Moscow bars more EU officials from entering Russia
Russia will expand its reciprocal list of barred EU officials in response to “hostile steps” by the European Union against Russian citizens. The Russian Foreign Ministry said today.
Moscow will ban other representatives of member states and EU institutions from entering Russia, but Russian diplomacy spokeswoman Maria Zakharov did not specify at the press conference who will be affected or what actions they are reciprocating. According to her, Russia has “a reciprocal list of representatives of EU countries and institutions who are banned from entering Russian territory.”
According to the Russian spokesperson, the EU has recently taken several hostile steps towards Russia and Russian citizens. The bloc applies sanctions regardless of international law and due to “imaginary, absurd pretexts,” Zacharov said. According to her, Moscow has repeatedly warned the union against the spite of such an approach, but “in the EU, they ignore our proposals to have a factual, professional, fact-based dialogue and, as before, prefer sanctions.” “If the EU continues this conflicting approach, we reserve the right to respond adequately,” she added.
According to the AFP agency, Zacharov did not directly link the sanctions and poisoning of the Russian opposition leader Alexei Navalny, but criticized the “disinformation campaign around the Russian citizen Navalny led by Western states, their leaders and officials.”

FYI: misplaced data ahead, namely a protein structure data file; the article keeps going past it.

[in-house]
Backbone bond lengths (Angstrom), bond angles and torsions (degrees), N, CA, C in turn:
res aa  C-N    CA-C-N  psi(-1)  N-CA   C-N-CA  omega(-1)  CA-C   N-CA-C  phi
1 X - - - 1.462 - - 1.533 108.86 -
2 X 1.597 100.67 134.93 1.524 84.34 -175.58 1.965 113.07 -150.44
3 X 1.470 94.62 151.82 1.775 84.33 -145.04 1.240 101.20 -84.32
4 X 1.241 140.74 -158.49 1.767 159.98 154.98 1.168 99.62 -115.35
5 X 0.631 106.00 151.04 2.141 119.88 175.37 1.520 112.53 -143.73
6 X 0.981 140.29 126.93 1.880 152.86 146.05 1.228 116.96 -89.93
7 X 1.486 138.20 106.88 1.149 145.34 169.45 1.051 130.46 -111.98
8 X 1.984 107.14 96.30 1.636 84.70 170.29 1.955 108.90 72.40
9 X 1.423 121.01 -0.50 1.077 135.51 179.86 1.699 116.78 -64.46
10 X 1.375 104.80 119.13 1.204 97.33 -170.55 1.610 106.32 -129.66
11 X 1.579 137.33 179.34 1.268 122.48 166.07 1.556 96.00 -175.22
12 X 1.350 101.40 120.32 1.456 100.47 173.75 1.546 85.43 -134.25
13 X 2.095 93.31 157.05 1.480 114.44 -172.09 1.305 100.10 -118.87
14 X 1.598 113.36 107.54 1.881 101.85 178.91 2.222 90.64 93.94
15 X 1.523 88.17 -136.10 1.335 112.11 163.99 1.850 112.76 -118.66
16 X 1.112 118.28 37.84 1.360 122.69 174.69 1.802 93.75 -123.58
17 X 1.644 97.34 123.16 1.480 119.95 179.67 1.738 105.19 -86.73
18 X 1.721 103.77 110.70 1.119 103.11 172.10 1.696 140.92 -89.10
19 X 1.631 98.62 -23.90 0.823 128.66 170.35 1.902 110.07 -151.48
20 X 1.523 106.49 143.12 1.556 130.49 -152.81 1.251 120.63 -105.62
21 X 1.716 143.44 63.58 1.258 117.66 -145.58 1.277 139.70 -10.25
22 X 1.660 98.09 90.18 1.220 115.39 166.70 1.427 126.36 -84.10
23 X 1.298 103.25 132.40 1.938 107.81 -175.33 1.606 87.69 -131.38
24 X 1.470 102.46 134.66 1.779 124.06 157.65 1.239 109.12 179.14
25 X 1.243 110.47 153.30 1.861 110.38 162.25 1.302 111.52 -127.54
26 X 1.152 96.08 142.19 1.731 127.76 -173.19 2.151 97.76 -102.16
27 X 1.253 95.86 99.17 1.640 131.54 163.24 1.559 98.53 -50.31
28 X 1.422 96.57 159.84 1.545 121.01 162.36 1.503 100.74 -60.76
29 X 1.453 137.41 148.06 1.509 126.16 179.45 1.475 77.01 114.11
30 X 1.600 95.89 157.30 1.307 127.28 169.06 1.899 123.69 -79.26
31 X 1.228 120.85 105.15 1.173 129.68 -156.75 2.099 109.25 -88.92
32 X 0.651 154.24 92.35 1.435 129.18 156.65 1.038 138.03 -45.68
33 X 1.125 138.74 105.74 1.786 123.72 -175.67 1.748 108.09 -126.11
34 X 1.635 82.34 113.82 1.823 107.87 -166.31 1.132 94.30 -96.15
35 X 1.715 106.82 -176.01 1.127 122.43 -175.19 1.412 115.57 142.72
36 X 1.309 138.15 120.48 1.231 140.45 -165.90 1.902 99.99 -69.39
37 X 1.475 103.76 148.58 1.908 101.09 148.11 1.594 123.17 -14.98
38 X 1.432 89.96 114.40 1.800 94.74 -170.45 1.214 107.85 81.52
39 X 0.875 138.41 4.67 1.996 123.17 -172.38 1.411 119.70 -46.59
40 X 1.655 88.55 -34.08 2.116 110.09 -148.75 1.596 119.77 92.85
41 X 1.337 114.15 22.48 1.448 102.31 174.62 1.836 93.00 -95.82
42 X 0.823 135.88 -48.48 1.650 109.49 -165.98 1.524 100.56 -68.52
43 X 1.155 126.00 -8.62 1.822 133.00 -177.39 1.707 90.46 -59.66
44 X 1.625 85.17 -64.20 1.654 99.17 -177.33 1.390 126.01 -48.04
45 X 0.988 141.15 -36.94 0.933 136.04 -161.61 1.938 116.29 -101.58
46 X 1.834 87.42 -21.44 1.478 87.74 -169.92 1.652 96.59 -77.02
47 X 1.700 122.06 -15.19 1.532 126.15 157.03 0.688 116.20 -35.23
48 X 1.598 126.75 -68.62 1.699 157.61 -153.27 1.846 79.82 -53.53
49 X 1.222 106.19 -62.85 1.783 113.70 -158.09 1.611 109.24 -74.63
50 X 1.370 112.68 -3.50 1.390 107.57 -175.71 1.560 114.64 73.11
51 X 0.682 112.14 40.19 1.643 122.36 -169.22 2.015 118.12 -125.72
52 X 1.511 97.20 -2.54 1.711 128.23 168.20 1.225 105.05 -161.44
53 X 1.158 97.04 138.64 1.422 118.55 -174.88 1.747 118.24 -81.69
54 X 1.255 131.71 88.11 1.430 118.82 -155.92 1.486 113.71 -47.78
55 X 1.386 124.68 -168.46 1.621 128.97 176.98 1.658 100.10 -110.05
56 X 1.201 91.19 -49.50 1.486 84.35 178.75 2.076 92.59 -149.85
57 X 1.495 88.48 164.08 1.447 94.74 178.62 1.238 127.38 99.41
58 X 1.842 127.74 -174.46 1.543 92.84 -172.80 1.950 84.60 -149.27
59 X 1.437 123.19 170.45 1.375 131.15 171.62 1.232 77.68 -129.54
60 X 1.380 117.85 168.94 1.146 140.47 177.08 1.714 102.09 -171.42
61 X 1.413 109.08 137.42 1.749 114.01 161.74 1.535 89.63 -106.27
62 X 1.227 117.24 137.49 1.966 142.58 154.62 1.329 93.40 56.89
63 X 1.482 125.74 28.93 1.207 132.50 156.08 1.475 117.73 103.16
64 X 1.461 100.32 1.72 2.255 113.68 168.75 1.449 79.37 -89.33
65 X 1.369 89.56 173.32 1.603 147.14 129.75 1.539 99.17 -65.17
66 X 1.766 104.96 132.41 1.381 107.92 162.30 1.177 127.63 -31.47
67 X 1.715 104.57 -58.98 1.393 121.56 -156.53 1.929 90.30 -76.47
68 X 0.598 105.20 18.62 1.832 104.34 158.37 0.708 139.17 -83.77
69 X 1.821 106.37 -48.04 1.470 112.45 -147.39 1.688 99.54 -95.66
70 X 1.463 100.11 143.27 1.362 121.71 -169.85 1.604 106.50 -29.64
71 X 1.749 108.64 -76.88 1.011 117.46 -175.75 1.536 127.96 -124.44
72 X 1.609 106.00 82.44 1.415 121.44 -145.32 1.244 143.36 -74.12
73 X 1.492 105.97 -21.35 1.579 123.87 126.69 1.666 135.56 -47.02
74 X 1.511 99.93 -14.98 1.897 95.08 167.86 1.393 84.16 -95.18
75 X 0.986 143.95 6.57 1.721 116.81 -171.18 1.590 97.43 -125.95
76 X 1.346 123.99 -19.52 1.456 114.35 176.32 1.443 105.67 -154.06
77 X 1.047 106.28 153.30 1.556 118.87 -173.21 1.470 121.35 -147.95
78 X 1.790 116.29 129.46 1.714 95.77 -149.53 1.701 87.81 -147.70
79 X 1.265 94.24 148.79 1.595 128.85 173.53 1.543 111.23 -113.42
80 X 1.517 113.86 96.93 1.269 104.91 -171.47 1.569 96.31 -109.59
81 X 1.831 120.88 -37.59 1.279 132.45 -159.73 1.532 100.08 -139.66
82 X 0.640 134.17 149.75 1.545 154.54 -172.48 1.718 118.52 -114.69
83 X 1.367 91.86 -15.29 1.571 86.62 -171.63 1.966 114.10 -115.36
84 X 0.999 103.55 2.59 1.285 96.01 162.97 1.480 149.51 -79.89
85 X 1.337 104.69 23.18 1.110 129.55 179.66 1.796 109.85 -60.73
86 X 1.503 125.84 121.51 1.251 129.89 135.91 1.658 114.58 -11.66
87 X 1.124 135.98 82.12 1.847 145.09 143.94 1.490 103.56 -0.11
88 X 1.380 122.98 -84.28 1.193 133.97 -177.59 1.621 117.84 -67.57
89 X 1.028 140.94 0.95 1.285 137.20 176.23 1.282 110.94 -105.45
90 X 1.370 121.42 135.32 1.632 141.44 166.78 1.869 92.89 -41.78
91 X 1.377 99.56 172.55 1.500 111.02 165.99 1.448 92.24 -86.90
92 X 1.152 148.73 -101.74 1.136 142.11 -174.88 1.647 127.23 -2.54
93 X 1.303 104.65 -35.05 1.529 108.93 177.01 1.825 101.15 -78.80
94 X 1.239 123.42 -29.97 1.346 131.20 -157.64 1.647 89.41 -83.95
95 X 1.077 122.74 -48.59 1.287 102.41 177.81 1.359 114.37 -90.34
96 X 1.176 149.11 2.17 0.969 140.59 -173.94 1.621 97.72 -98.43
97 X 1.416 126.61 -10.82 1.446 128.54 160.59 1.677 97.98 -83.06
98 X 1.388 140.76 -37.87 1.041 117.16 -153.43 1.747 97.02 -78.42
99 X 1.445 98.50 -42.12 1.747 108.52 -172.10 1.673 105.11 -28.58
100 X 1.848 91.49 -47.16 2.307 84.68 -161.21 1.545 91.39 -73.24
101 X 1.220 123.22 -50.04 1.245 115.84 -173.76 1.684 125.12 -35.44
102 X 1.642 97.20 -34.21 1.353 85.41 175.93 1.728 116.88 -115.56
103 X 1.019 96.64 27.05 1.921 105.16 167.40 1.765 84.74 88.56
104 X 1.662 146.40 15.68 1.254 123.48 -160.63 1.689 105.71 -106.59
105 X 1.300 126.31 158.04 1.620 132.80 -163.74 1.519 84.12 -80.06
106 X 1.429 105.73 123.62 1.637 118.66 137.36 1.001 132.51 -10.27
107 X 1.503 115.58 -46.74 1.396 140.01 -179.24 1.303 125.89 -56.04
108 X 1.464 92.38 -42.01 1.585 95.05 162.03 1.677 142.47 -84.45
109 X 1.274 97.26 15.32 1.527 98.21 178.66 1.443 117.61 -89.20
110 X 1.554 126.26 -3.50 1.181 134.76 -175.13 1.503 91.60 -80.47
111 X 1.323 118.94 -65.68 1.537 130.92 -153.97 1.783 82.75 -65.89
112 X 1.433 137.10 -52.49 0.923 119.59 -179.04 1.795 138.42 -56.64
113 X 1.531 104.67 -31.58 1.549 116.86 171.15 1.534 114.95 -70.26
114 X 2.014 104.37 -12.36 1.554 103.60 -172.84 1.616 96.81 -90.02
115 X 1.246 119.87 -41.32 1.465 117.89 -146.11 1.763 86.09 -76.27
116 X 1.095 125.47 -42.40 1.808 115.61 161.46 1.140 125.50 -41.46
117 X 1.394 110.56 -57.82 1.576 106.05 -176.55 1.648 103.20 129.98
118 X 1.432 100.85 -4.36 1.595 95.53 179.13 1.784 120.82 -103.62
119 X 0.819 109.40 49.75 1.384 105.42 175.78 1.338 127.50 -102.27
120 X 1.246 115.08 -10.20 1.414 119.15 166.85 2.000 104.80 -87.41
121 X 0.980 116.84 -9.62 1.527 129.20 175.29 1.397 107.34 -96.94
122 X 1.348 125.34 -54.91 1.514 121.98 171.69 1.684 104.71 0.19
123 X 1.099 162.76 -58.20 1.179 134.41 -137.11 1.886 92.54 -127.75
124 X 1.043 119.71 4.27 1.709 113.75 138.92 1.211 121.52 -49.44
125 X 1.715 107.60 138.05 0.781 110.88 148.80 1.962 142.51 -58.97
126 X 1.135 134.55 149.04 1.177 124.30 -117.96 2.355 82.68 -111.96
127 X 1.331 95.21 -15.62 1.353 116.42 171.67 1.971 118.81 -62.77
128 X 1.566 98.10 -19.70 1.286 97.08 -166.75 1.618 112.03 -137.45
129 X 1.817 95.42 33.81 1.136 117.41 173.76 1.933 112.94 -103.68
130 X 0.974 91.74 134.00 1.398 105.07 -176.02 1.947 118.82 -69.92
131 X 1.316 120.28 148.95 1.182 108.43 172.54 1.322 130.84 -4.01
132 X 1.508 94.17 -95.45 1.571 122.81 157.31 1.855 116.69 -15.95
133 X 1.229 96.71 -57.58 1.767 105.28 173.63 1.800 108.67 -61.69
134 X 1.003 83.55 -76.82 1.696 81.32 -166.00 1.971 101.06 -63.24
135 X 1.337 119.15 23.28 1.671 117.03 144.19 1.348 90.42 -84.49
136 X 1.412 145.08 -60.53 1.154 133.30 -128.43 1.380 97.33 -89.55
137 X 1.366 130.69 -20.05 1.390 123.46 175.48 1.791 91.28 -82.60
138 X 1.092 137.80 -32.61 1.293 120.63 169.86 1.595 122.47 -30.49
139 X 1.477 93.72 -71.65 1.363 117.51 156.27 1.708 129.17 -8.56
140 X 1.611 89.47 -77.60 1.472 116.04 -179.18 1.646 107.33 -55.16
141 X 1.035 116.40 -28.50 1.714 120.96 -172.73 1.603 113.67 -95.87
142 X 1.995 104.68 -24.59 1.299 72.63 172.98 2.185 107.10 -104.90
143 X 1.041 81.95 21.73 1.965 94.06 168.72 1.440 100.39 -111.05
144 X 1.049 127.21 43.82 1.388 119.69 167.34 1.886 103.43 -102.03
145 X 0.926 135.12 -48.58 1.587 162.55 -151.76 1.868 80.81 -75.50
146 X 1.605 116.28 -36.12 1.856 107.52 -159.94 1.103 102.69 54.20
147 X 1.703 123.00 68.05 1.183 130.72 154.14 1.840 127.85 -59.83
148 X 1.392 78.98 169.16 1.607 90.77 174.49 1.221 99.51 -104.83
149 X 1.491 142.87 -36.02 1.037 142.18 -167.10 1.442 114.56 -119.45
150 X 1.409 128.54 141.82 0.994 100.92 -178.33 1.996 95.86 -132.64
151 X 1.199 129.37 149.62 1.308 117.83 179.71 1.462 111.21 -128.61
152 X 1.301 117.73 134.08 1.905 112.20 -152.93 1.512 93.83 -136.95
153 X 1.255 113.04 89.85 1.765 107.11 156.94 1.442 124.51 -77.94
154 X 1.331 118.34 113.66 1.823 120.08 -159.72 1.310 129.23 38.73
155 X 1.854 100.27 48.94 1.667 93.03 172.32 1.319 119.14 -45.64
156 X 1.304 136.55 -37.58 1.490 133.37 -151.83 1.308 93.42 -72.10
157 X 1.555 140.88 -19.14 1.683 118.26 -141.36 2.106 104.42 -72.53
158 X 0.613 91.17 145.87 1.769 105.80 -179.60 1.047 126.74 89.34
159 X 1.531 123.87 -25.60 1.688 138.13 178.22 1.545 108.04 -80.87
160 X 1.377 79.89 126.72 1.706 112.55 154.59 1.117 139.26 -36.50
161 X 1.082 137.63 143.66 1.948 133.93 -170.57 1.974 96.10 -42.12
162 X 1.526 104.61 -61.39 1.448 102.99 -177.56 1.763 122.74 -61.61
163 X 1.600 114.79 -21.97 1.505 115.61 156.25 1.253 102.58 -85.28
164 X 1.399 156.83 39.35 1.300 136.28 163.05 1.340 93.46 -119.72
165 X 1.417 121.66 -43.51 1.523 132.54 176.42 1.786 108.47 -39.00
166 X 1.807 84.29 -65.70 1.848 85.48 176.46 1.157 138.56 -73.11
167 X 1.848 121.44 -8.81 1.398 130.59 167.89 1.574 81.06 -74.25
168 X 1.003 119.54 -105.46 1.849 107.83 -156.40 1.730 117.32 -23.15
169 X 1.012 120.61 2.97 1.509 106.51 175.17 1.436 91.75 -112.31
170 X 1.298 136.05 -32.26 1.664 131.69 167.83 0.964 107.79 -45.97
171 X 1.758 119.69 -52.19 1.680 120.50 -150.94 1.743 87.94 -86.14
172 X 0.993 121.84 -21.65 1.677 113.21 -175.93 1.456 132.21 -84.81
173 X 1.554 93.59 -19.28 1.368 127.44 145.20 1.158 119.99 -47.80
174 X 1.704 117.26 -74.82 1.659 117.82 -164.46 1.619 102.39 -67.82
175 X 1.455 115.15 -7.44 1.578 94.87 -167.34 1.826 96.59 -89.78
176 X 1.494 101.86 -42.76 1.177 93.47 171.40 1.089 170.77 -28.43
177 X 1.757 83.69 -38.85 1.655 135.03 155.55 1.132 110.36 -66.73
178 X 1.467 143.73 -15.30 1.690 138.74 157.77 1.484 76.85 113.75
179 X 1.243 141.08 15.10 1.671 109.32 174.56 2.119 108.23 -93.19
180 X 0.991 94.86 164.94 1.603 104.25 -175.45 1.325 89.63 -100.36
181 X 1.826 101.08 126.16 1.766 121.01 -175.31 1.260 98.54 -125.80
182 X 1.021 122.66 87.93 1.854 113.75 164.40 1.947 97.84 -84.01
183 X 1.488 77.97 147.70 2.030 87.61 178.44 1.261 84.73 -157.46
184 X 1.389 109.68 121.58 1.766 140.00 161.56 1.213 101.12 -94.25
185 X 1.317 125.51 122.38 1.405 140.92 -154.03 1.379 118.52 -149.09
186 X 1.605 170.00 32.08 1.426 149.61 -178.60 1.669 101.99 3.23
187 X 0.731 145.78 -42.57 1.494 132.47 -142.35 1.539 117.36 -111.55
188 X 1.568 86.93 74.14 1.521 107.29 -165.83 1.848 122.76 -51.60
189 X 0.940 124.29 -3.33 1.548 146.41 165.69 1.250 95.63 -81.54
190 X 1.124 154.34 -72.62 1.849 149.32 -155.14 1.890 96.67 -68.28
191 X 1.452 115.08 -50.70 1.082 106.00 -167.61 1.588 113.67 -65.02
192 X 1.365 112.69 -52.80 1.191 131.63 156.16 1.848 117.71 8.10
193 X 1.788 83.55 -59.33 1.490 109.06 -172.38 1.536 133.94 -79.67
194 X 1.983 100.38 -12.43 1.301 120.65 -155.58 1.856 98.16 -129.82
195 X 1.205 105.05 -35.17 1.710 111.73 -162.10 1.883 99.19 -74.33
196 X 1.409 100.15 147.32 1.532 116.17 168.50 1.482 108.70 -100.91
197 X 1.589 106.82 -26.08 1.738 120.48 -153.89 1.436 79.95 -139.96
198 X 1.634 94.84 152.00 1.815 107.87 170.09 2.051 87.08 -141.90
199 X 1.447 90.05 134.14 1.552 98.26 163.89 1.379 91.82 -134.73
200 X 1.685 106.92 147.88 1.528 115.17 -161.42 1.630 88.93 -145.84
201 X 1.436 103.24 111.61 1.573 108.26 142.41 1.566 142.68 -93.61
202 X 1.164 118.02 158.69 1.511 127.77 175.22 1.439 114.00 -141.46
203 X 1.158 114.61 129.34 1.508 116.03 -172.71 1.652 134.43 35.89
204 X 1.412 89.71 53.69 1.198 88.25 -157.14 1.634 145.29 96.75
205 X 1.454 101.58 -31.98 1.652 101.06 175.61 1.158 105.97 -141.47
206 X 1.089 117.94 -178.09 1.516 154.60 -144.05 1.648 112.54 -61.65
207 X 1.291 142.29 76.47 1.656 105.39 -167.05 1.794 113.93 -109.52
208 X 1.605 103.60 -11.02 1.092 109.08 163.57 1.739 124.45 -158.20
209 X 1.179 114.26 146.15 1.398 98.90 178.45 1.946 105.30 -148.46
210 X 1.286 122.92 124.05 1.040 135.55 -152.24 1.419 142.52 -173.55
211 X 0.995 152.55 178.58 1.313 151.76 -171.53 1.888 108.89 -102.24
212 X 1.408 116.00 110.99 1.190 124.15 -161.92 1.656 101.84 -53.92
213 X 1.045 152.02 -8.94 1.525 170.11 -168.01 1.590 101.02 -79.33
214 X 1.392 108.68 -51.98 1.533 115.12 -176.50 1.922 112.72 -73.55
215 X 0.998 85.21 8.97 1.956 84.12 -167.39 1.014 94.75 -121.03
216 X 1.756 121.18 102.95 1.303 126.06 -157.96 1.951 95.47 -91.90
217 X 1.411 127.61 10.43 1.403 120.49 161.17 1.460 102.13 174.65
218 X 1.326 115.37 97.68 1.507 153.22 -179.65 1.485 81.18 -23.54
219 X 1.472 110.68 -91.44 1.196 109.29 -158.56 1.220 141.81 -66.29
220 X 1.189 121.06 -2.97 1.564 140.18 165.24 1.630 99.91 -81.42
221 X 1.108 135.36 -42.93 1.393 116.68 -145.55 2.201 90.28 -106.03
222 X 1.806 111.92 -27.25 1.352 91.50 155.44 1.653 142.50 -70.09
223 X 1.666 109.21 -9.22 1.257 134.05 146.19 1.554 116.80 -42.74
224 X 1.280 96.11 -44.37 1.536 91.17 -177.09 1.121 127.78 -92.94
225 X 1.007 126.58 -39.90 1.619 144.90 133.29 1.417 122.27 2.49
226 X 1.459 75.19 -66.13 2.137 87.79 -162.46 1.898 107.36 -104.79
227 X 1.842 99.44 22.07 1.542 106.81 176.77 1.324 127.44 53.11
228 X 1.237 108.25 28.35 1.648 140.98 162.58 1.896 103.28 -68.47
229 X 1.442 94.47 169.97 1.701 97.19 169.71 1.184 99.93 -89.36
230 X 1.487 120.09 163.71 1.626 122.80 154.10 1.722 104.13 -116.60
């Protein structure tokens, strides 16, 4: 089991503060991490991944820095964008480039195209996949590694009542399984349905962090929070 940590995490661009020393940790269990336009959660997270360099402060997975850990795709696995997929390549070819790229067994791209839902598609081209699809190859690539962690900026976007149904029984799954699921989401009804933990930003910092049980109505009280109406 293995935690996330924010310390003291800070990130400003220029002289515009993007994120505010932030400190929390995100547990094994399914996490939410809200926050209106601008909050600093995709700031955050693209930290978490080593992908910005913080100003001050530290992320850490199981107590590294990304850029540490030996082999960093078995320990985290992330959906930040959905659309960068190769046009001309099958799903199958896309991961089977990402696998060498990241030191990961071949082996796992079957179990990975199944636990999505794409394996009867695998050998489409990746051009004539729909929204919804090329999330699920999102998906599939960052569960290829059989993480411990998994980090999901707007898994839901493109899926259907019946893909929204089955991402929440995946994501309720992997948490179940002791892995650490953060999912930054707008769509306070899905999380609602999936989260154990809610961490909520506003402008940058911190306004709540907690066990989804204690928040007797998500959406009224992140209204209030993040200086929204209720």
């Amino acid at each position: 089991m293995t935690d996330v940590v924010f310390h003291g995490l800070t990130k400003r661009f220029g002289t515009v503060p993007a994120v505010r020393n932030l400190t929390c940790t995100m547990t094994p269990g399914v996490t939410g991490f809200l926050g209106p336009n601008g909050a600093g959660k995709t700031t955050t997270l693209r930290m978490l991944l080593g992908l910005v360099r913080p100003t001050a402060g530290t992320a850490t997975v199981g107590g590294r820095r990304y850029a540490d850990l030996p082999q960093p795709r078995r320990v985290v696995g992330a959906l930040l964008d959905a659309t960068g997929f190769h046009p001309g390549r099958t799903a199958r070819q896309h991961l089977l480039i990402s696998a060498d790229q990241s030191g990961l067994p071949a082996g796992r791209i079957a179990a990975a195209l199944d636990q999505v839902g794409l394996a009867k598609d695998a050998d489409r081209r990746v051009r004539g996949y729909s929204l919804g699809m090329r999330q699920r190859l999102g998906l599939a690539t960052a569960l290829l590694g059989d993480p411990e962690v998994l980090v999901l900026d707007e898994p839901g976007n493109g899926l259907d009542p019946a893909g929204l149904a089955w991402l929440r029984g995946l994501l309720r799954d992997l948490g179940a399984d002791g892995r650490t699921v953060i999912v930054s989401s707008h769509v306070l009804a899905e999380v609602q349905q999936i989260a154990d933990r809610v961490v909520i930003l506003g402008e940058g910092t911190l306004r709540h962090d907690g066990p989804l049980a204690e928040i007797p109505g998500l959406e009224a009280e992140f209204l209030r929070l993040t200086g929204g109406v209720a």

“We consider this rhetoric to be completely unacceptable. There is no evidence (against Russia),” she said.
AFP recalled that the head of the EU diplomacy Josep Borrell recently mentioned the possibility of adopting a law named after Navalny, which would introduce sanctions. According to Borrell, the EU considers the poisoning to be an attempt to assassinate Navalny with a banned chemical weapon.
The West demands clarification and a thorough investigation from Russia. Moscow says there is nothing to investigate because Russian doctors have found no toxic substances, and evidence is lacking to launch an investigation.
This month, EU member states approved another six-month extension of sanctions imposed by the community on specific individuals for their contribution to the violation of Ukrainian sovereignty and territorial integrity. Sanctions currently cover 175 people and 44 companies or institutions. Individuals and entities on the list are prohibited from traveling to EU countries, their assets in the EU are frozen, and they are prohibited from obtaining loans in the Union. In January, the list was expanded by seven people, including the newly elected Prime Minister of the annexed Crimea Yuri Gocanuk or the Governor of Sevastopol.
The EU first imposed these sanctions on Russian officials, companies, and institutions in 2014 following the Ukrainian peninsula’s annexation, which the union considers a violation of international law.
The EU is also imposing economic sanctions on specific sectors of the Russian economy, which are currently in force until the end of January. These sanctions are targeted at the financial industry, certain areas of energy and defense, and so-called dual-use goods.